INDIANAPOLIS (WISH) — COVID-19 vaccinations are going into the arms of Hoosiers living in underserved areas as part of the city government’s push to get shots to as many people as possible.
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On Friday, the first of what will be four new vaccine clinics across the city opened. A big partnership is assuring the people who are most-impacted by COVID-19 have access to vaccine.
“Historically underserved populations have borne a disproportionate share of the health and economic consequences of the pandemic. And through programs like our Spanish-language vaccine appointment call center this weekend, or the COVID Community Ambassador program, we have tried to remove barriers for these groups to access the vaccine. We are in this together. For our city to truly thrive, it means every neighborhood must also thrive.”Indianapolis Mayor Joe Hogsett
The Marion County Public Health Department has partnered with several churches and local health entities to launch a total of four vaccination clinics throughout April.
Dr. Virginia Caine, director of the department, said in a Thursday video news conference that the clinics are “aimed at addressing disparities that have been exacerbated in traditionally underserved communities during this COVID-19 crisis.”
“With these new efforts, it is our aim to ensure those most impacted by the COVID-19 virus have access to the lifesaving protections offered by the vaccine, as well as the community-based support and resources they may need. For now, we all must continue to wear a mask, wash our hands, and watch our distance if we are to enjoy long-term economic recovery and return to the activities we love and have missed over the last year.”Dr. Virginia Caine, director, Marion County Public Health Department
The first clinic launched at the Eastern Star Church Care Center. According to Jeffrey A. Johnson Sr., the senior pastor, there are 150 vaccinations Friday and 150 on Saturday, and all the slots are filled; he is beyond thrilled. “We’re very very excited that IU Health partnered up with Eastern Star Church so that we can get the vaccines in particular neighborhoods like this one, in Arlington Woods, 46218, in Indianapolis, to at least give access to the vaccine getting to Black and brown people in Marion County.”
Johnson said it’s important for the community that churches get involved. “There’s a trust factor there. So, here’s church that people trust and have leaned on and have partnered with, collaborated with. We know how to reach these people. We’ve proven we can reach Black and brown people in these particular communities. So, why would not these health officials the resources and the sources that are already in the community.”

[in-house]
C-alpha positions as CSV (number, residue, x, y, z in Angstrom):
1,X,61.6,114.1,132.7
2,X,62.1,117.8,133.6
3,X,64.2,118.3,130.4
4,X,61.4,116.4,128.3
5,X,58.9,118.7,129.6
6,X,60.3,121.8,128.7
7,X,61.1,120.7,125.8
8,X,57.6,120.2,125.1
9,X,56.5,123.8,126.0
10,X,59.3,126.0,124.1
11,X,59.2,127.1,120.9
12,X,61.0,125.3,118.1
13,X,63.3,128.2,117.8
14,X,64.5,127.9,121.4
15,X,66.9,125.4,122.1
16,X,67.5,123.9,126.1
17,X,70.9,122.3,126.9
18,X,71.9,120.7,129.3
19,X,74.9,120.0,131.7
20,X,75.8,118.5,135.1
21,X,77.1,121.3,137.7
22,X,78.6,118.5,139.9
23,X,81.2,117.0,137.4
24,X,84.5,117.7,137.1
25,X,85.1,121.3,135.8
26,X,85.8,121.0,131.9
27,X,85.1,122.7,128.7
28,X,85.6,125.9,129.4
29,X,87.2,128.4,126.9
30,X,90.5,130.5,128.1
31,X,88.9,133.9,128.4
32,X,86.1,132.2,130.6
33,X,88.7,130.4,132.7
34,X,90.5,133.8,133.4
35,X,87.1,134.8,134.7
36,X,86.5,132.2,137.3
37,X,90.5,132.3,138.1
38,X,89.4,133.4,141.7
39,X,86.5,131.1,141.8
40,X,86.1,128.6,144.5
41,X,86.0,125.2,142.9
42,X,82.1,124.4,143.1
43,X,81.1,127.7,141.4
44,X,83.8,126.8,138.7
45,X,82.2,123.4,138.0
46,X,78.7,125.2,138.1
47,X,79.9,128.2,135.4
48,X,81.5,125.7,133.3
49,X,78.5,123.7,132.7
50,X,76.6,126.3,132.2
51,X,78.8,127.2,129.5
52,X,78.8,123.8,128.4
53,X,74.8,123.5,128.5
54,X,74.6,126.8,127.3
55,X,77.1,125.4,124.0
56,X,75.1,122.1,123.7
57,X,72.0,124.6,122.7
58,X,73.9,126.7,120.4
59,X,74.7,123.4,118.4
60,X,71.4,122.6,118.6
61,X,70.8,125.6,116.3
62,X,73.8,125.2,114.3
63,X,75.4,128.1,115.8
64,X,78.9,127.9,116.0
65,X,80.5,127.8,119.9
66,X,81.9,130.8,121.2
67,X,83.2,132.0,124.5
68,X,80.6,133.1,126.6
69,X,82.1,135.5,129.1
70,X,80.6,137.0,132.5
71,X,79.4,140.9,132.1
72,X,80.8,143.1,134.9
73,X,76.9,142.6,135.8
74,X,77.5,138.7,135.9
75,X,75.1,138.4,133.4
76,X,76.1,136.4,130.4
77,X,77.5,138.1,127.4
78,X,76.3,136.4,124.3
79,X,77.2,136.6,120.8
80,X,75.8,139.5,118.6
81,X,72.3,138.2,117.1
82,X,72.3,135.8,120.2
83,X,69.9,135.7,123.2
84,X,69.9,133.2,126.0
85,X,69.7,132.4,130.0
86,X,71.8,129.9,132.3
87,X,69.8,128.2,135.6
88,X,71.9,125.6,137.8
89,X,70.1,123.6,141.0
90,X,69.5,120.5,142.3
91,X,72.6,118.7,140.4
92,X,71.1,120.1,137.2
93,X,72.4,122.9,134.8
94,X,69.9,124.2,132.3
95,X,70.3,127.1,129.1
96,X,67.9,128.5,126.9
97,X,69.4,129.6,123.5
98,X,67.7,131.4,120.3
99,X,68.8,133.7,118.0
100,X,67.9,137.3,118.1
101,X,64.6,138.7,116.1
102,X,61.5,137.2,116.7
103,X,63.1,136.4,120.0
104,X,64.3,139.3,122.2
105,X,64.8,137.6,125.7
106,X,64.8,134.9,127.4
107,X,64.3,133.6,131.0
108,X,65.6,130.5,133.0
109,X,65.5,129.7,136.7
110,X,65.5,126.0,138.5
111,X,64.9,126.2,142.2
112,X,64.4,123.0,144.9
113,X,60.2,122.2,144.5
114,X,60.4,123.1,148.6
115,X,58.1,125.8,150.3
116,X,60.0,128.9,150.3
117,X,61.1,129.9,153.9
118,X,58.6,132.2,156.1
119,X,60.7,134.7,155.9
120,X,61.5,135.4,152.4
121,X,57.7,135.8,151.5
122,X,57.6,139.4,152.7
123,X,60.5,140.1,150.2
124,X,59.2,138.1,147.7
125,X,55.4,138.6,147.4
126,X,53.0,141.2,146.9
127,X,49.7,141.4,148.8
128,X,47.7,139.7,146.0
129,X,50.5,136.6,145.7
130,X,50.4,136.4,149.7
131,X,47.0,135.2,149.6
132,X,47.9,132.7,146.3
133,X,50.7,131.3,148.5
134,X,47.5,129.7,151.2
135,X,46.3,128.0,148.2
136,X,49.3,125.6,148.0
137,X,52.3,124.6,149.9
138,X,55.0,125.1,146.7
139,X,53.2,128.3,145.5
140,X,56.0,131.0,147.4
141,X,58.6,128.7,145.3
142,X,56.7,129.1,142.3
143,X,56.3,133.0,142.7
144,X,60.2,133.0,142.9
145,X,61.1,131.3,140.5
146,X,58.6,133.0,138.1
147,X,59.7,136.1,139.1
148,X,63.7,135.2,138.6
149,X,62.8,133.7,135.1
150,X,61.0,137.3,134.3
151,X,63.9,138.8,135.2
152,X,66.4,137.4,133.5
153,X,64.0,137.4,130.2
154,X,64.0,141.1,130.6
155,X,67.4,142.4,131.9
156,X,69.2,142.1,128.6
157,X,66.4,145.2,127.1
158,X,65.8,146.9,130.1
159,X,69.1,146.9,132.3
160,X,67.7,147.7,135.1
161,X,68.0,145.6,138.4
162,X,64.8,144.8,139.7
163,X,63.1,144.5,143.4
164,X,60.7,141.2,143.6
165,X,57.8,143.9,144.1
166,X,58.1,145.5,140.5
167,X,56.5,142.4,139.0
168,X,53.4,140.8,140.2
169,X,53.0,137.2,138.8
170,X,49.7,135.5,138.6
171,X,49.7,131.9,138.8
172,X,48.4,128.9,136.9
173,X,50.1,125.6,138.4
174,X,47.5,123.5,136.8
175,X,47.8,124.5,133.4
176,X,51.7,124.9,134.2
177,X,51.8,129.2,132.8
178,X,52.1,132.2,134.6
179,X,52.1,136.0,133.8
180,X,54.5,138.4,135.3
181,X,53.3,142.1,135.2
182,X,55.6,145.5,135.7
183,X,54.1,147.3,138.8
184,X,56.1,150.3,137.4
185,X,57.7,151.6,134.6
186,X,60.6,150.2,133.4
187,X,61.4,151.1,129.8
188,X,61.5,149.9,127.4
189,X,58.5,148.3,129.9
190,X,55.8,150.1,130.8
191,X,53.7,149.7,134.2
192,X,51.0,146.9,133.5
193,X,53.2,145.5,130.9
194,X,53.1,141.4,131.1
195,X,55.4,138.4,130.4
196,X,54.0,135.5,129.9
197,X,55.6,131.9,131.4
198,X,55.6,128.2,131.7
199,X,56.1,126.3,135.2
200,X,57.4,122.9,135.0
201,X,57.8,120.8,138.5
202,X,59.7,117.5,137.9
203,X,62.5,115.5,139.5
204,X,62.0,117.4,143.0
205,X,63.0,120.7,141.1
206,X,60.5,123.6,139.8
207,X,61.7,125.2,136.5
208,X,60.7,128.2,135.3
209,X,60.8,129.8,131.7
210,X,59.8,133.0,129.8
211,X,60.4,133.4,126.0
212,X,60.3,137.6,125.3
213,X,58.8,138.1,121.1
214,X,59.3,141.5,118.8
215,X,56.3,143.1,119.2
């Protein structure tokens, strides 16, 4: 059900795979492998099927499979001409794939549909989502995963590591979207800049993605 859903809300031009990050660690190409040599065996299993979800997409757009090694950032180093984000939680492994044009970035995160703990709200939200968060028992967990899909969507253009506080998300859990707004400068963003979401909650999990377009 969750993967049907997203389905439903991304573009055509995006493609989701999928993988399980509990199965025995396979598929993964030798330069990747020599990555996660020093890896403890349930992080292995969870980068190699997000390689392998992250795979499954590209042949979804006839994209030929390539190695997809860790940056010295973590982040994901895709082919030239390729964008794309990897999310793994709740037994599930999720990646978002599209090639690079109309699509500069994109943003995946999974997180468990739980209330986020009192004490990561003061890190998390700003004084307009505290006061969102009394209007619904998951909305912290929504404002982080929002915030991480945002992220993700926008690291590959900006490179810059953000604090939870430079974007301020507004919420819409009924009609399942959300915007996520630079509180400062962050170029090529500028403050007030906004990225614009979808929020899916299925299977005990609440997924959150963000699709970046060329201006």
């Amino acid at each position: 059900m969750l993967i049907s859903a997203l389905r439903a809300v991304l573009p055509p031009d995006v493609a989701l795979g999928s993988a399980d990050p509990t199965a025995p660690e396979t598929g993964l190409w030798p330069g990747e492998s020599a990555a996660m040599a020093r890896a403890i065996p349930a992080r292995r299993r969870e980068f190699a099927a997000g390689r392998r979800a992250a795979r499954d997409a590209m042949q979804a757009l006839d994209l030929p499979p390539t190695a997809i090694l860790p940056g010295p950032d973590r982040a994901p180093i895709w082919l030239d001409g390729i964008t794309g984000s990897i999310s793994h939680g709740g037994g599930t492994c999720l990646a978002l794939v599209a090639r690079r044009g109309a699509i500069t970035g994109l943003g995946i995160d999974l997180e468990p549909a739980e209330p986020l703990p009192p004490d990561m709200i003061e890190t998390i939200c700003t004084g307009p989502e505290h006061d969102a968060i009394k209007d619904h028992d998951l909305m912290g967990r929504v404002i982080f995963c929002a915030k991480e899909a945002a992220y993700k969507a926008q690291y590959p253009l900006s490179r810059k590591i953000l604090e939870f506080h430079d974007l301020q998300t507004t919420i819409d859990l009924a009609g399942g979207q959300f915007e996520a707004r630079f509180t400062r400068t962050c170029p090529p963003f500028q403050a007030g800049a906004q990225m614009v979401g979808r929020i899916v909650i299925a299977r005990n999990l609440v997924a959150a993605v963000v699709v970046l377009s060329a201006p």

Marion County Public Health Department will have the “mobile vaccine clinics” with these organizations:
- Eastern Star Church with IU Health | Friday and Saturday, March 26 and 27.
- Light of the World Christian Church, New Era Church, Greater Shepherd Baptist Church, Providence AME Church and Witherspoon Presbyterian Church with IU health | date to be announced.
- The Consulate of Mexico in Indianapolis with Eli Lilly | date to be announced.
- Riverside Park with Eli Lilly & Flanner House | date to be announced.
County health officials said organizations doing these vaccine clinics will reach out directly to people in neighborhoods with specific instructions on how to register. For more information, call the health department at (317) 221-5500.
IU Health officials said they are working on additional clinics planned at Light of the World Christian Church, St. Monica Catholic Church, La Plaza and the Mexican Consulate in Indianapolis.
“We have made remarkable progress in building trust and confidence that the approved COVID-19 vaccines are both safe and effective. Now we must focus on eliminating barriers to getting the vaccine, especially in our underserved communities and populations that have been hit hardest by the virus.”Dr. Karen Amstutz, vice president of community health at IU Health
According to a news release sent last week to News 8 , IU Health will organize free rides to any vaccine clinic in Indiana. In a separate news release sent Friday to News 8, IU Health said it is also working to make the vaccine registration process as easy as possible and is partnering with congregational and neighborhood organizations to help register community members for the vaccine using the state’s vaccine scheduling platform.
Also according to the release sent Friday, IU Health is partnering Saturday with several community organizations and the Marion County Public Health Department to host a vaccination hotline for Spanish-speaking Hoosiers. Dozens of Spanish-speaking IU Health team members and clinicians are volunteering for the hotline.
“We know language access has been another barrier for some Hoosiers who want to get the vaccines,” says Lori Satterfield, community benefit program manager at IU Health. “In addition to working with our community partners and leveraging our own multi-lingual physicians and team members, we’ve made sure every IU Health vaccine clinic has certified medical interpreters to help with any language barriers.”